n Safety first! With any disaster there may be health risks. Wear long sleeves, sturdy shoes, and plastic or rubber gloves during cleanup. Protective gear such as goggles and a fitted face mask is recommended if there is mold.
- Prevent mold. Mold can form within 48 hours; you will need to work fast. The goal is to reduce the humidity and temperature around your treasures as you proceed to clean and dry them. If you do encounter extensive mold, use protective gear such as gloves, goggles, and an N100 face mask, available at most hardware stores.
- Air-dry. Gentle air-drying is best for all your treasured belongings — indoors, if possible. Hair dryers, irons, ovens, and prolonged exposure to sunlight will do irreversible damage. Increase good indoor airflow with fans, open windows, air conditioners, and dehumidifiers.
- Handle with care. Use great caution in handling your heirlooms, which can be especially fragile when wet. Separate damp materials: remove the contents from drawers; take photographs out of damp albums; remove paintings and prints from frames; place paper towels between the pages of wet books.
- Clean gently. Loosen dirt and debris on fragile objects gently with soft brushes and cloths. Avoid rubbing, which can grind in dirt.
- Salvage photos. Clean photographs by rinsing them carefully in clean water. Air-dry photos on a plastic screen or paper towel, or by hanging them by the corner with plastic clothespins. Don’t let the image come into contact with other surfaces as it dries.
- Prioritize. You may not be able to save everything, so focus on what’s most important to you, whether for historic, monetary, or sentimental reasons.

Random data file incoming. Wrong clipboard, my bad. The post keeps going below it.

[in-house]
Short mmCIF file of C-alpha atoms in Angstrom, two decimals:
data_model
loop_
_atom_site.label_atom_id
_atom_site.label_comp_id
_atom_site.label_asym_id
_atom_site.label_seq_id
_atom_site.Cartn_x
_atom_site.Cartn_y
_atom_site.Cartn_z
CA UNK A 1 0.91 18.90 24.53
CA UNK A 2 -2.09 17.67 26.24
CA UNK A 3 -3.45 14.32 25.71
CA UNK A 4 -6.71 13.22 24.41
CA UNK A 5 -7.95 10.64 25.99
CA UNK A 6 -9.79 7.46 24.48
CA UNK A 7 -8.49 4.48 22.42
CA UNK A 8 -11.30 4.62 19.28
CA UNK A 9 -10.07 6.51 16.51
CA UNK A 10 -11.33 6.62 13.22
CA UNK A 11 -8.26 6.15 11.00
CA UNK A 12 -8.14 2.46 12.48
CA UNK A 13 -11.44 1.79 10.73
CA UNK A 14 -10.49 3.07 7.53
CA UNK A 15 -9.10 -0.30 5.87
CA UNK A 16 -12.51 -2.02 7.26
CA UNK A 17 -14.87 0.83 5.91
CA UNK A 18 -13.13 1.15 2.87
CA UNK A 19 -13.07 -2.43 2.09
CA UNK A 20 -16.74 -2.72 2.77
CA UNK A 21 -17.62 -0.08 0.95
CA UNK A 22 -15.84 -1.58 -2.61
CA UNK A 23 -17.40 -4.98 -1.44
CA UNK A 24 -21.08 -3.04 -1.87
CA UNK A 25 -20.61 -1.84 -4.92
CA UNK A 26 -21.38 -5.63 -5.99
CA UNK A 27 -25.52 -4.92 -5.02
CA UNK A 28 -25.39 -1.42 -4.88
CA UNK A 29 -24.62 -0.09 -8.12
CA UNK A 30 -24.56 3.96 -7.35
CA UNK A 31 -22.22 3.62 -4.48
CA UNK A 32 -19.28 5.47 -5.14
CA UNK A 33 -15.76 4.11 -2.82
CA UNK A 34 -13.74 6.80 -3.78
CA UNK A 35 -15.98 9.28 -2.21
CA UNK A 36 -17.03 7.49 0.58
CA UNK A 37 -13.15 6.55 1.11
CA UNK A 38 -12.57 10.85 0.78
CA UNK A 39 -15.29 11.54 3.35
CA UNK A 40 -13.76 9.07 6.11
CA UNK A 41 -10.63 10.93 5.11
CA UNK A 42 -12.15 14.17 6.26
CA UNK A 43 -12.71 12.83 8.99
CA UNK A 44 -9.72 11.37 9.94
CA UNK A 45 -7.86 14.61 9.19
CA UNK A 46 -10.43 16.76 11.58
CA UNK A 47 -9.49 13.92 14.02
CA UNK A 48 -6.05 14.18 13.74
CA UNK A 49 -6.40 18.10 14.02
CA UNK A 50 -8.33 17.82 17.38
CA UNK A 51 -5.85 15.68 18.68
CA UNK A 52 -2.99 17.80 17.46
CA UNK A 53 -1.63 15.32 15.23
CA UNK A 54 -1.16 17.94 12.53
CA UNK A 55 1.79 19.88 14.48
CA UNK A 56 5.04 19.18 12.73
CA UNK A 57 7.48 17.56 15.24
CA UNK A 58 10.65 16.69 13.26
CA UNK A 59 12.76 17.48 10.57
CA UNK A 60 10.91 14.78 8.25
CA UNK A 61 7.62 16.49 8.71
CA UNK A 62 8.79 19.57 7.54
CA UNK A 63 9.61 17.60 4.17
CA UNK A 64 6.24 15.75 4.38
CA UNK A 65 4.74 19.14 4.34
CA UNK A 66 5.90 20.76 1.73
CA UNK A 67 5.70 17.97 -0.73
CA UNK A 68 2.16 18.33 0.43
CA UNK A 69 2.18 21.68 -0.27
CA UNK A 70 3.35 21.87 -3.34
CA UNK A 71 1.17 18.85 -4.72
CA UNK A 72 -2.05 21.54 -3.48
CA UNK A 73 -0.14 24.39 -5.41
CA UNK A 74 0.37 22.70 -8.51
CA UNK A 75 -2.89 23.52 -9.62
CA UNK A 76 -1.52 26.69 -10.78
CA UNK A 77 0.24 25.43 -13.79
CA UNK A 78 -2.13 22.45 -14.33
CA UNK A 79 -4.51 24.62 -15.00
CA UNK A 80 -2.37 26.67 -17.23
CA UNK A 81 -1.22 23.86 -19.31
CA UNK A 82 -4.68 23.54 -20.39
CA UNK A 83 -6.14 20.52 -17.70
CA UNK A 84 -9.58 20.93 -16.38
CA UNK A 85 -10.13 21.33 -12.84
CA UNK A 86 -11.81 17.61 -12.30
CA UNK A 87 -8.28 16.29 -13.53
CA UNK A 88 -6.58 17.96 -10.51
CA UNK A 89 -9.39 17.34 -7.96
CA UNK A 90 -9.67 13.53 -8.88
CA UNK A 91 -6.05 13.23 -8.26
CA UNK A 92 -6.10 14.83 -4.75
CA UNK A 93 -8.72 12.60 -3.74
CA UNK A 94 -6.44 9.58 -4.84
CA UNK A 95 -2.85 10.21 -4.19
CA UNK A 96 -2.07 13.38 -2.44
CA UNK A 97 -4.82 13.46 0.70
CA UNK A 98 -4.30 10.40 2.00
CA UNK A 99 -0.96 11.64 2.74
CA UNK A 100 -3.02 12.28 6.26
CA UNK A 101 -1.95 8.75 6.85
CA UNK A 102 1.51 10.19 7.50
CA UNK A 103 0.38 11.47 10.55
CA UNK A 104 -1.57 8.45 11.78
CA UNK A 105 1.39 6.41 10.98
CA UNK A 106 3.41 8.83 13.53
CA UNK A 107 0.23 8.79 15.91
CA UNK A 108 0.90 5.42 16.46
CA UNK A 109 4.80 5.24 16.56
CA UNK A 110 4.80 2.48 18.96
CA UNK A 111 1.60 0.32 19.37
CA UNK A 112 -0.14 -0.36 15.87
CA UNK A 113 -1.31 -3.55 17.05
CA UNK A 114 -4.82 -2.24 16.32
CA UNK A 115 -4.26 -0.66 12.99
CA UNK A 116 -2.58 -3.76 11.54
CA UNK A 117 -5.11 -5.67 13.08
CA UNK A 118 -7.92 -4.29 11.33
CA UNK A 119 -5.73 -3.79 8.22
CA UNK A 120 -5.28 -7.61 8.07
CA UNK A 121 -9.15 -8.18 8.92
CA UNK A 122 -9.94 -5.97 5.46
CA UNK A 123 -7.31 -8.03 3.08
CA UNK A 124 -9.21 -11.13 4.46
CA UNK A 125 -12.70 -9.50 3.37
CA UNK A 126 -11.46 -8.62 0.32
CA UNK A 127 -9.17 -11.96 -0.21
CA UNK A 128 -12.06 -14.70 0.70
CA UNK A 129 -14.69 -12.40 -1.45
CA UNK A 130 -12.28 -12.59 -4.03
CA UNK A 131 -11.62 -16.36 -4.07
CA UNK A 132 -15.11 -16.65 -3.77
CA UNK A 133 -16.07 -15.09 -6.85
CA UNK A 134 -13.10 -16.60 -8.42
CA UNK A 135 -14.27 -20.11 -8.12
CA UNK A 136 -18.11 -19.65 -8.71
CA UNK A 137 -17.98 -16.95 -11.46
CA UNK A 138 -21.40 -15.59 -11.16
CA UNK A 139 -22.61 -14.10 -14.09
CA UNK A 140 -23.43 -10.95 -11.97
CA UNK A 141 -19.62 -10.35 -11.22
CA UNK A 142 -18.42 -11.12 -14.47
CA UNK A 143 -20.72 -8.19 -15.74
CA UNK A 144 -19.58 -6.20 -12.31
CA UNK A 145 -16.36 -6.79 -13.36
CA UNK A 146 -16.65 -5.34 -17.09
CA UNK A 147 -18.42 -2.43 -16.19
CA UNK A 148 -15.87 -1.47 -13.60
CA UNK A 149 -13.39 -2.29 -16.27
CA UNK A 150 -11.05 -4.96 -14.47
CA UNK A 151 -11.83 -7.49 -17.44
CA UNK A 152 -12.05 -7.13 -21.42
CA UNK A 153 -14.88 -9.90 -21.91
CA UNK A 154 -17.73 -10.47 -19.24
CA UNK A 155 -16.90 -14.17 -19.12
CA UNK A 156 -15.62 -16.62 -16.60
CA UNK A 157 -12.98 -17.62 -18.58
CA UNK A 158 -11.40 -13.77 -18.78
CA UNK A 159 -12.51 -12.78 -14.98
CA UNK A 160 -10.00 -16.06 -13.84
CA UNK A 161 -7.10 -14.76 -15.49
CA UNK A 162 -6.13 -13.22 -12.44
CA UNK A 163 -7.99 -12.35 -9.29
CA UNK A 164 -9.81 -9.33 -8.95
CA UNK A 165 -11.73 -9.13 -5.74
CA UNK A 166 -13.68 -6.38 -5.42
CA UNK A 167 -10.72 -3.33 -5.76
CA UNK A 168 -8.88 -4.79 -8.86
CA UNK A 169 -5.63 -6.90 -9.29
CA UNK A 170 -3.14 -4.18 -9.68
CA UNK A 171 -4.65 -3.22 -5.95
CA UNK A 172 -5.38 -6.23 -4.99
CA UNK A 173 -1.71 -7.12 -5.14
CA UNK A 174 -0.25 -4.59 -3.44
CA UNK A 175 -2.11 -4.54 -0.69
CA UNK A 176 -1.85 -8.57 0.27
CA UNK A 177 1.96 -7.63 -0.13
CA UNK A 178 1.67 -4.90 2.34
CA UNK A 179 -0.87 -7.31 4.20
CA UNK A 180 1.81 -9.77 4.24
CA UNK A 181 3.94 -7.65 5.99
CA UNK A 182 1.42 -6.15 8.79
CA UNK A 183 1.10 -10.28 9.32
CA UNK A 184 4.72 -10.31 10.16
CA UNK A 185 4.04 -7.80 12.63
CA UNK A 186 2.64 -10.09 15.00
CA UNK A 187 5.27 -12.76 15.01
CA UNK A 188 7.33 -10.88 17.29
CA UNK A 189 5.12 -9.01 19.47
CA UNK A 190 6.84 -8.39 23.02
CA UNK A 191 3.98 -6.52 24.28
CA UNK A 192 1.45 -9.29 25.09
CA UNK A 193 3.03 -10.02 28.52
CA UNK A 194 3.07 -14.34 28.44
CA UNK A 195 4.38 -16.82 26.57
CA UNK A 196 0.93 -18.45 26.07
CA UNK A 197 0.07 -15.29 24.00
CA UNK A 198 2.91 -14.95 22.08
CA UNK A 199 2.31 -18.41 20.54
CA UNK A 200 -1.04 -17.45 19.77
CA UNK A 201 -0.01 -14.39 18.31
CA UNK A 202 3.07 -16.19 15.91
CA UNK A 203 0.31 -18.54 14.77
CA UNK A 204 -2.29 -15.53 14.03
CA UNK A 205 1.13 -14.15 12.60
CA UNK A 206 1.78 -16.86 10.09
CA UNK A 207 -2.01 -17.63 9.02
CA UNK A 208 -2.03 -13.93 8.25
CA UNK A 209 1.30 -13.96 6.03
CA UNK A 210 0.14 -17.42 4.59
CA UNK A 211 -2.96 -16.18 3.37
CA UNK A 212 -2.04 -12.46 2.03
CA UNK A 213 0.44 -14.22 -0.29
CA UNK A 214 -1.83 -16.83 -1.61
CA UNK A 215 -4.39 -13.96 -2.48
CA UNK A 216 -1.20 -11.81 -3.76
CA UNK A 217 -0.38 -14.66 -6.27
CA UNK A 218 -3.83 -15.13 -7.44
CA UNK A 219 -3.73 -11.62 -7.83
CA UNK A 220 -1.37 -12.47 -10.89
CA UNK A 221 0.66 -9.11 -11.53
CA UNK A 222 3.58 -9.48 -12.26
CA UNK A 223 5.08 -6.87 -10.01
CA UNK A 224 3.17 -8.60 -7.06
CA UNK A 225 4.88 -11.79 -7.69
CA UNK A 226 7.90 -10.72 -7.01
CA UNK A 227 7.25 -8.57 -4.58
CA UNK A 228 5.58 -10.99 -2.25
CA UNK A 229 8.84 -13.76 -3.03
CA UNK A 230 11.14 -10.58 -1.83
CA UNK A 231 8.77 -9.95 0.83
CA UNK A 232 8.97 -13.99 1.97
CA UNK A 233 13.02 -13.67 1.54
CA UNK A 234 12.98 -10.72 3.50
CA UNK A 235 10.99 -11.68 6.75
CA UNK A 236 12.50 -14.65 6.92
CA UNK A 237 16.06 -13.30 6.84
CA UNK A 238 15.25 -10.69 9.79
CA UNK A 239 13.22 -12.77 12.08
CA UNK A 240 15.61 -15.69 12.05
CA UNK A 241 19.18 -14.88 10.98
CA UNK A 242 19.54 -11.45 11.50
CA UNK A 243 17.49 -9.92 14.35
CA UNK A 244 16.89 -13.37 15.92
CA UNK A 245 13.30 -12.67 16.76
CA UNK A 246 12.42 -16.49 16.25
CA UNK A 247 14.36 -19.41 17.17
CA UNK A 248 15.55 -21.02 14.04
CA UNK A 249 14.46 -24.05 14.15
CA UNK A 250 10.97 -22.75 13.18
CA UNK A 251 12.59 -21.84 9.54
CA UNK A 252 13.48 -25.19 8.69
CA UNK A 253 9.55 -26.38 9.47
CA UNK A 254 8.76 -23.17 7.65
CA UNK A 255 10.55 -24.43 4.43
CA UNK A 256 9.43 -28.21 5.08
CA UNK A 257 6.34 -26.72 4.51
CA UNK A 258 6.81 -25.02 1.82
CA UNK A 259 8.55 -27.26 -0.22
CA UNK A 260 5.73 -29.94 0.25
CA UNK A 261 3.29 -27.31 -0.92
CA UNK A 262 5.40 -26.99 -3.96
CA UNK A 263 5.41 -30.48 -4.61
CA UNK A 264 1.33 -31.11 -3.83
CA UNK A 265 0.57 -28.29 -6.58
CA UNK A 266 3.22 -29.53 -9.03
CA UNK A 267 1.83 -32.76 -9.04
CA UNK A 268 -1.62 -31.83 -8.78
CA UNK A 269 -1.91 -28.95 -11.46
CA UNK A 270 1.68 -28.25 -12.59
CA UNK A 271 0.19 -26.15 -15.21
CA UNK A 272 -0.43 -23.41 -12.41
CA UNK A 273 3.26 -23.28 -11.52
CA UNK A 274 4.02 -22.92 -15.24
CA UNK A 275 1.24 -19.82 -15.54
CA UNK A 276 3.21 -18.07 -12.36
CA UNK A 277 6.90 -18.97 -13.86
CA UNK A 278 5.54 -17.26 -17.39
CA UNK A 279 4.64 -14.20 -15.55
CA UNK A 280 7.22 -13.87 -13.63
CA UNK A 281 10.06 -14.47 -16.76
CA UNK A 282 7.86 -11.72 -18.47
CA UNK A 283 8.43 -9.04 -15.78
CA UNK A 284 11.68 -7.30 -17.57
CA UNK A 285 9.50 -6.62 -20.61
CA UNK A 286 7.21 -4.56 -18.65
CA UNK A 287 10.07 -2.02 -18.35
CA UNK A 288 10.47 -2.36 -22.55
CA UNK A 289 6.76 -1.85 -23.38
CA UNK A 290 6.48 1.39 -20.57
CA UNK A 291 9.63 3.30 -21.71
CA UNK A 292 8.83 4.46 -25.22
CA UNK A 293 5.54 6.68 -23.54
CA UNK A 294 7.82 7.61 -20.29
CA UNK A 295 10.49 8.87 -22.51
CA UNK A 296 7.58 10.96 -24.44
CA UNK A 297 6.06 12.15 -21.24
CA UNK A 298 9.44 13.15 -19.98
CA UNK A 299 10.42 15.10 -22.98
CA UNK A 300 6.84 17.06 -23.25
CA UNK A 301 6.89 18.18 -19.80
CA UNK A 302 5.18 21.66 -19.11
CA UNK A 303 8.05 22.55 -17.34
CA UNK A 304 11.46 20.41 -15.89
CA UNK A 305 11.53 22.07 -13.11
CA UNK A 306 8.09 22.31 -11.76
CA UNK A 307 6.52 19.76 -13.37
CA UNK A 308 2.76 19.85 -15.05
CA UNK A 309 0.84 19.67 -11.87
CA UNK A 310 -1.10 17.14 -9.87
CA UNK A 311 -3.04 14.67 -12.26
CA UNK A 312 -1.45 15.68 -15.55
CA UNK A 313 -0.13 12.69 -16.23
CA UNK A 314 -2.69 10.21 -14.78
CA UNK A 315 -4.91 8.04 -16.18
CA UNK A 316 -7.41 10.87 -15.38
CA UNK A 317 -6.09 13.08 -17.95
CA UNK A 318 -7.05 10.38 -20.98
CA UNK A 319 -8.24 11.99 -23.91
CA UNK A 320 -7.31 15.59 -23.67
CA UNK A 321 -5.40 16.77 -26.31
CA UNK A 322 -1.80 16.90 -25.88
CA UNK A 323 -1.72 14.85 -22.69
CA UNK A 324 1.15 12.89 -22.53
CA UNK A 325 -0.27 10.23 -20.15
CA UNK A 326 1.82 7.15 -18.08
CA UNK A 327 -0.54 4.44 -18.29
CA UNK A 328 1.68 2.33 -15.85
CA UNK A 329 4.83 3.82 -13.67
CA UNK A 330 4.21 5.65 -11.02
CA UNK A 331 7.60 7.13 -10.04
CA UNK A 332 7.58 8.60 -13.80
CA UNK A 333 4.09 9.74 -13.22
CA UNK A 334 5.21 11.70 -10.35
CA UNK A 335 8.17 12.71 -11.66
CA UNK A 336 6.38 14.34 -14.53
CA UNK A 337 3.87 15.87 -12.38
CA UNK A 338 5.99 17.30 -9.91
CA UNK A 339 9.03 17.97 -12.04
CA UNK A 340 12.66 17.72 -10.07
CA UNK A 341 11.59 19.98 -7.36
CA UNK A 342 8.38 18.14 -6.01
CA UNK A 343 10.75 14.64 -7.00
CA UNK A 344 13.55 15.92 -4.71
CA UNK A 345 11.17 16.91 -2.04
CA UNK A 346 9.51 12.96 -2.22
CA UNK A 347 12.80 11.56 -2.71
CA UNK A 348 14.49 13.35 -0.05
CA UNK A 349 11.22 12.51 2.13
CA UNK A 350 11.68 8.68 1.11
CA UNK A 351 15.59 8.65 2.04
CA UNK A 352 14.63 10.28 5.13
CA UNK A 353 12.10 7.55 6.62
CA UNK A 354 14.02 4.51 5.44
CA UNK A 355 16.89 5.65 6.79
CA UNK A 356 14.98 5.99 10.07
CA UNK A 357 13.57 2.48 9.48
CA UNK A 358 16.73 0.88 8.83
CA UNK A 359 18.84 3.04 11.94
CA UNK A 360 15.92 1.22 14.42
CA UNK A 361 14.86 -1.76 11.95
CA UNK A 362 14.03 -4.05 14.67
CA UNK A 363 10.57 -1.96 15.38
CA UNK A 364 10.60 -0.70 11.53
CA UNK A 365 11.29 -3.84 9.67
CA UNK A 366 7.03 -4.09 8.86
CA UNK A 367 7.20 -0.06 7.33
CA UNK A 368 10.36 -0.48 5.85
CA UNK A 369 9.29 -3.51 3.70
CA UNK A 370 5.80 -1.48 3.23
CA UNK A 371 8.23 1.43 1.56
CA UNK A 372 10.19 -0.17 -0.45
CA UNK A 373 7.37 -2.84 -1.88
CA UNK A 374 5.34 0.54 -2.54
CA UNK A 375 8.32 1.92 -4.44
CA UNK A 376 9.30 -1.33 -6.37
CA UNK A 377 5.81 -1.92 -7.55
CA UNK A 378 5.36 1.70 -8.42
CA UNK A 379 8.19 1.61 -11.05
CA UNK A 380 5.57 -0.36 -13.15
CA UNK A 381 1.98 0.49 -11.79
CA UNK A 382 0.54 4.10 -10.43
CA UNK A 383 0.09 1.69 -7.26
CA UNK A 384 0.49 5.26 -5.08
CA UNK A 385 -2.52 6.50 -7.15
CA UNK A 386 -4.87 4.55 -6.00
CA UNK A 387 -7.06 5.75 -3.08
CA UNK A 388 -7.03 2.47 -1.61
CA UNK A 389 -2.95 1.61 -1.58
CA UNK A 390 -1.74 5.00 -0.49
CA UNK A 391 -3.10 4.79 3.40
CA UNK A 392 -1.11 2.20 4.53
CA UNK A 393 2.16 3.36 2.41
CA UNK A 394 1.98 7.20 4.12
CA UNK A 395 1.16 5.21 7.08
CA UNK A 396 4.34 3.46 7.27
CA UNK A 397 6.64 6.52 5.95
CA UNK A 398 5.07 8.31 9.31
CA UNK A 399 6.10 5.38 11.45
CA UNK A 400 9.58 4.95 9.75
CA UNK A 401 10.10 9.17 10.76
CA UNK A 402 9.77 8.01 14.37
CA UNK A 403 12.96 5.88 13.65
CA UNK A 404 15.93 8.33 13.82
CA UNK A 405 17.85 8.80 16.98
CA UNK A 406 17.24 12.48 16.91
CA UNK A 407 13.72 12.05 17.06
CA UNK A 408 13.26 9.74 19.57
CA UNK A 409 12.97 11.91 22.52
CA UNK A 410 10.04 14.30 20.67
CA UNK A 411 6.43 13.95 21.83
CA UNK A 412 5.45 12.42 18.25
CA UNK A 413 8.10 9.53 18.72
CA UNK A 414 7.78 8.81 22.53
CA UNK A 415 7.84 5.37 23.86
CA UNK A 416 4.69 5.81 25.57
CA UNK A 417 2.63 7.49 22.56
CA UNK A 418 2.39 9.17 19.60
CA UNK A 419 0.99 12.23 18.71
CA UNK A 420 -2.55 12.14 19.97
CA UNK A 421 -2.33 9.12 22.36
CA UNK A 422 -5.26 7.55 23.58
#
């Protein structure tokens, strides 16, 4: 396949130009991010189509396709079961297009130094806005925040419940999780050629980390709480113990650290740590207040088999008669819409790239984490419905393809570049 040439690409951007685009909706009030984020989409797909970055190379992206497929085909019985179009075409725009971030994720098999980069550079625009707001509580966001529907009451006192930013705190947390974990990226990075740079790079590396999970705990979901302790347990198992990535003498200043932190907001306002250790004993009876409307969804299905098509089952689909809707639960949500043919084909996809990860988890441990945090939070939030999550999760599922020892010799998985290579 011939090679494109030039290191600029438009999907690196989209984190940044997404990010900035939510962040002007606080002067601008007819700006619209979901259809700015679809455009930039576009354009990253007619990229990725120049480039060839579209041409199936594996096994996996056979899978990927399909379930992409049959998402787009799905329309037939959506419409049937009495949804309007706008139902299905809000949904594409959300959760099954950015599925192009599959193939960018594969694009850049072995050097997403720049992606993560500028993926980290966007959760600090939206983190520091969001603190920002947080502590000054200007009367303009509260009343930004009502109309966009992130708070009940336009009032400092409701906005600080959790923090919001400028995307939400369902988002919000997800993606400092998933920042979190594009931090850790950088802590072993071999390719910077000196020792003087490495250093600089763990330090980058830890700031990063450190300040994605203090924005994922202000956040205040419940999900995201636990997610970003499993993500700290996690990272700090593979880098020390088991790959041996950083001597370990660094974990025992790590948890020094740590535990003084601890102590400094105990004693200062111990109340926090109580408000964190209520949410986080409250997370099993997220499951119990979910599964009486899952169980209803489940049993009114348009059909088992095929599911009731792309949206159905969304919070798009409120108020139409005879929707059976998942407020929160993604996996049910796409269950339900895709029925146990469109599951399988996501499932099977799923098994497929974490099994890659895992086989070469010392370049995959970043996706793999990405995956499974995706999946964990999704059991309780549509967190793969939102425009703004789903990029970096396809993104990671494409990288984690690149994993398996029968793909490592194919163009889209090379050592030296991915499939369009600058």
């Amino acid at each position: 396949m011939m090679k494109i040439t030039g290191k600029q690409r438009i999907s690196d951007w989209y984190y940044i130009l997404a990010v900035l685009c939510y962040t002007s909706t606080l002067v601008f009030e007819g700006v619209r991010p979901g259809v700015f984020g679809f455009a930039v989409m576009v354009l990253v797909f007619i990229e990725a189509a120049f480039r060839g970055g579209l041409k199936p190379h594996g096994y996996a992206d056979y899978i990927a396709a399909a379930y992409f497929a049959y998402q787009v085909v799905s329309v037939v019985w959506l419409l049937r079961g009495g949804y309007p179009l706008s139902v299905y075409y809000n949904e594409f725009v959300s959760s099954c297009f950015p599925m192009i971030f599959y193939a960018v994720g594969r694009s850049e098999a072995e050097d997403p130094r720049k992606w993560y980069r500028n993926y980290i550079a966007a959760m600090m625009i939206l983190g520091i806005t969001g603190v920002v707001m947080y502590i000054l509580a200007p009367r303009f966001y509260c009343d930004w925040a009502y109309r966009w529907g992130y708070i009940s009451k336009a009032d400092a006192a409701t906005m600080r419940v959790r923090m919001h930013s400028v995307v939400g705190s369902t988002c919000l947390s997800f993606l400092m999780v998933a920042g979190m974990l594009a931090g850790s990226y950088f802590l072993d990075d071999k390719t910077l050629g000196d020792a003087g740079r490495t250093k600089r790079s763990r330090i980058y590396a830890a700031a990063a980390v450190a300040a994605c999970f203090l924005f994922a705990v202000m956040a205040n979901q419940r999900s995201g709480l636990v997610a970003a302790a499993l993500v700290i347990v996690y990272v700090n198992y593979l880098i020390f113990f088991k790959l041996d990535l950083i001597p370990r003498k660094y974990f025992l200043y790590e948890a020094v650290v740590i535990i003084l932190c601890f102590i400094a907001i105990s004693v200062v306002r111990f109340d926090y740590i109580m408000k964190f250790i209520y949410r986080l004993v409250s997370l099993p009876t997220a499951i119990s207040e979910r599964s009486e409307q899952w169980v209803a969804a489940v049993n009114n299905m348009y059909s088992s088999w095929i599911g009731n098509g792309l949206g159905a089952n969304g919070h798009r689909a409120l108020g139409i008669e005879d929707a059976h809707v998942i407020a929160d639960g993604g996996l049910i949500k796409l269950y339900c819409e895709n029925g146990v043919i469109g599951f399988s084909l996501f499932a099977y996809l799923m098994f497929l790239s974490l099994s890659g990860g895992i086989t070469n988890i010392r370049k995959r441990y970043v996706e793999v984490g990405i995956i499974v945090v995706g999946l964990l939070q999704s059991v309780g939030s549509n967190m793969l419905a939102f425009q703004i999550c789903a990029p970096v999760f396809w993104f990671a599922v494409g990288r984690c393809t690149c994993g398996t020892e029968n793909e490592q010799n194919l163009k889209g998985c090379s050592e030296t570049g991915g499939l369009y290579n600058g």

- Can’t do it all at once? Damp objects and items that cannot be dealt with immediately should be put in open, unsealed boxes or bags. Photos, papers, books, and textiles should be frozen if you can’t get them dry within 48 hours.
- Call in a pro. If a precious item is badly damaged, a conservator may be able to help. Be sure to collect broken pieces. Set your treasure aside in a well-ventilated room until you find professional help. To locate a conservator, select the “Guide to Conservation Services” at the American Institute for Conservation: www.conservation-us.org.
A free, online video guide demonstrating how to rescue soaked photographs, books, documents, and other valued items is available from Heritage Preservation. This 10-minute streaming video provides professional advice that benefits families as well as museum and library staff. View and link to the video at www.heritagepreservation.org/PROGRAMS/WaterSegmentFG.HTM.
Other resources for salvaging damaged treasures can be found at www.heritagepreservation.org/PROGRAMS/TFcurrent.html.
These recommendations are intended as guidance only. Neither the Heritage Emergency National Task Force nor its sponsors, Heritage Preservation and FEMA, assumes responsibility or liability for treatment of damaged objects.
Heritage Preservation (www.heritagepreservation.org) is a national nonprofit organization dedicated to preserving the cultural heritage of the United States. By identifying risks, developing innovative programs, and providing broad public access to expert advice, Heritage Preservation assists museums, libraries, archives, organizations, and individuals in caring for our endangered heritage.
Heritage Preservation is co-sponsor with the Federal Emergency Management Agency of the Heritage Emergency National Task Force, a partnership of 41 national service organizations and federal agencies created to protect cultural heritage from the dam-aging effects of natural disasters and other emergencies.